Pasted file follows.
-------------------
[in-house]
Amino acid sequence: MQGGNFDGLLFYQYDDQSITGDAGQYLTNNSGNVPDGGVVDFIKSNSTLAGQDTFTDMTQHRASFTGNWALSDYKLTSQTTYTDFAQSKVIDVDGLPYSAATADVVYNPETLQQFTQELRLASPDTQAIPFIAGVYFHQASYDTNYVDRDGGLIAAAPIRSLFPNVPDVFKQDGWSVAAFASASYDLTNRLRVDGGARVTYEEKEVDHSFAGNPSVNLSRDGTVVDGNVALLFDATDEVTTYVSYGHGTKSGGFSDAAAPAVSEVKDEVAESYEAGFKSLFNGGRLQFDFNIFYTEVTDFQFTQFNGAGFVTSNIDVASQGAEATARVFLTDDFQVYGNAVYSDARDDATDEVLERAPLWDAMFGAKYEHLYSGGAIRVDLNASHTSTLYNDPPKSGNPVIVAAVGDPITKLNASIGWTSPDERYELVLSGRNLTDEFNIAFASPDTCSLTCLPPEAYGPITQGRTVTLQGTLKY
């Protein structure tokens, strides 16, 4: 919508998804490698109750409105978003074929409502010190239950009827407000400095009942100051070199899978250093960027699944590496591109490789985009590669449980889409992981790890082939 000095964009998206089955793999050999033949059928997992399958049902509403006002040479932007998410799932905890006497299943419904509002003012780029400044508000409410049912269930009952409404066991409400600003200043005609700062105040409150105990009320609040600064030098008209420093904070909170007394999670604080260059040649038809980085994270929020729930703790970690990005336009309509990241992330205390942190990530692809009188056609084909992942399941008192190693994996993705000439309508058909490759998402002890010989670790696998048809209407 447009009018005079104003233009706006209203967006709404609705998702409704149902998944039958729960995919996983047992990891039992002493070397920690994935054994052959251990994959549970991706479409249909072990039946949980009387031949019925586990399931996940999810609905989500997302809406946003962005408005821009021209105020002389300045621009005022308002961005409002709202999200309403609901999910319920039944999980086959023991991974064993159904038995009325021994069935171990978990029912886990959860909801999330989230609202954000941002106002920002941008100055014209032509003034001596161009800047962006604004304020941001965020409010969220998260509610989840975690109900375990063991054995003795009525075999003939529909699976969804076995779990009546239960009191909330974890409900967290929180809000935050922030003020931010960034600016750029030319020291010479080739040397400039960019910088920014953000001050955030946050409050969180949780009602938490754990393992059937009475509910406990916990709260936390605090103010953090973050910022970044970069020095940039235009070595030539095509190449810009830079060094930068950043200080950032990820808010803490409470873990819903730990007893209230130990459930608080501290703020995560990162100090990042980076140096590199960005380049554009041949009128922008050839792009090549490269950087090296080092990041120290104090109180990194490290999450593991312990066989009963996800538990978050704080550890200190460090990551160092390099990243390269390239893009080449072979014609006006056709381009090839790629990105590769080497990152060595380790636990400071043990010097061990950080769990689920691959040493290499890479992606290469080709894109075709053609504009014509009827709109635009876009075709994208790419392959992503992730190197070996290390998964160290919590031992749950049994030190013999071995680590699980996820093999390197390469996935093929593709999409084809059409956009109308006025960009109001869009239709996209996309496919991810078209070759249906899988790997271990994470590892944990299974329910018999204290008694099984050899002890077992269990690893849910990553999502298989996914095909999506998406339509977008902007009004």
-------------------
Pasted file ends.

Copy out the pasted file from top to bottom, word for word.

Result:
[in-house]
Amino acid sequence: MQGGNFDGLLFYQYDDQSITGDAGQYLTNNSGNVPDGGVVDFIKSNSTLAGQDTFTDMTQHRASFTGNWALSDYKLTSQTTYTDFAQSKVIDVDGLPYSAATADVVYNPETLQQFTQELRLASPDTQAIPFIAGVYFHQASYDTNYVDRDGGLIAAAPIRSLFPNVPDVFKQDGWSVAAFASASYDLTNRLRVDGGARVTYEEKEVDHSFAGNPSVNLSRDGTVVDGNVALLFDATDEVTTYVSYGHGTKSGGFSDAAAPAVSEVKDEVAESYEAGFKSLFNGGRLQFDFNIFYTEVTDFQFTQFNGAGFVTSNIDVASQGAEATARVFLTDDFQVYGNAVYSDARDDATDEVLERAPLWDAMFGAKYEHLYSGGAIRVDLNASHTSTLYNDPPKSGNPVIVAAVGDPITKLNASIGWTSPDERYELVLSGRNLTDEFNIAFASPDTCSLTCLPPEAYGPITQGRTVTLQGTLKY
């Protein structure tokens, strides 16, 4: 919508998804490698109750409105978003074929409502010190239950009827407000400095009942100051070199899978250093960027699944590496591109490789985009590669449980889409992981790890082939 000095964009998206089955793999050999033949059928997992399958049902509403006002040479932007998410799932905890006497299943419904509002003012780029400044508000409410049912269930009952409404066991409400600003200043005609700062105040409150105990009320609040600064030098008209420093904070909170007394999670604080260059040649038809980085994270929020729930703790970690990005336009309509990241992330205390942190990530692809009188056609084909992942399941008192190693994996993705000439309508058909490759998402002890010989670790696998048809209407 447009009018005079104003233009706006209203967006709404609705998702409704149902998944039958729960995919996983047992990891039992002493070397920690994935054994052959251990994959549970991706479409249909072990039946949980009387031949019925586990399931996940999810609905989500997302809406946003962005408005821009021209105020002389300045621009005022308002961005409002709202999200309403609901999910319920039944999980086959023991991974064993159904038995009325021994069935171990978990029912886990959860909801999330989230609202954000941002106002920002941008100055014209032509003034001596161009800047962006604004304020941001965020409010969220998260509610989840975690109900375990063991054995003795009525075999003939529909699976969804076995779990009546239960009191909330974890409900967290929180809000935050922030003020931010960034600016750029030319020291010479080739040397400039960019910088920014953000001050955030946050409050969180949780009602938490754990393992059937009475509910406990916990709260936390605090103010953090973050910022970044970069020095940039235009070595030539095509190449810009830079060094930068950043200080950032990820808010803490409470873990819903730990007893209230130990459930608080501290703020995560990162100090990042980076140096590199960005380049554009041949009128922008050839792009090549490269950087090296080092990041120290104090109180990194490290999450593991312990066989009963996800538990978050704080550890200190460090990551160092390099990243390269390239893009080449072979014609006006056709381009090839790629990105590769080497990152060595380790636990400071043990010097061990950080769990689920691959040493290499890479992606290469080709894109075709053609504009014509009827709109635009876009075709994208790419392959992503992730190197070996290390998964160290919590031992749950049994030190013999071995680590699980996820093999390197390469996935093929593709999409084809059409956009109308006025960009109001869009239709996209996309496919991810078209070759249906899988790997271990994470590892944990299974329910018999204290008694099984050899002890077992269990690893849910990553999502298989996914095909999506998406339509977008902007009004």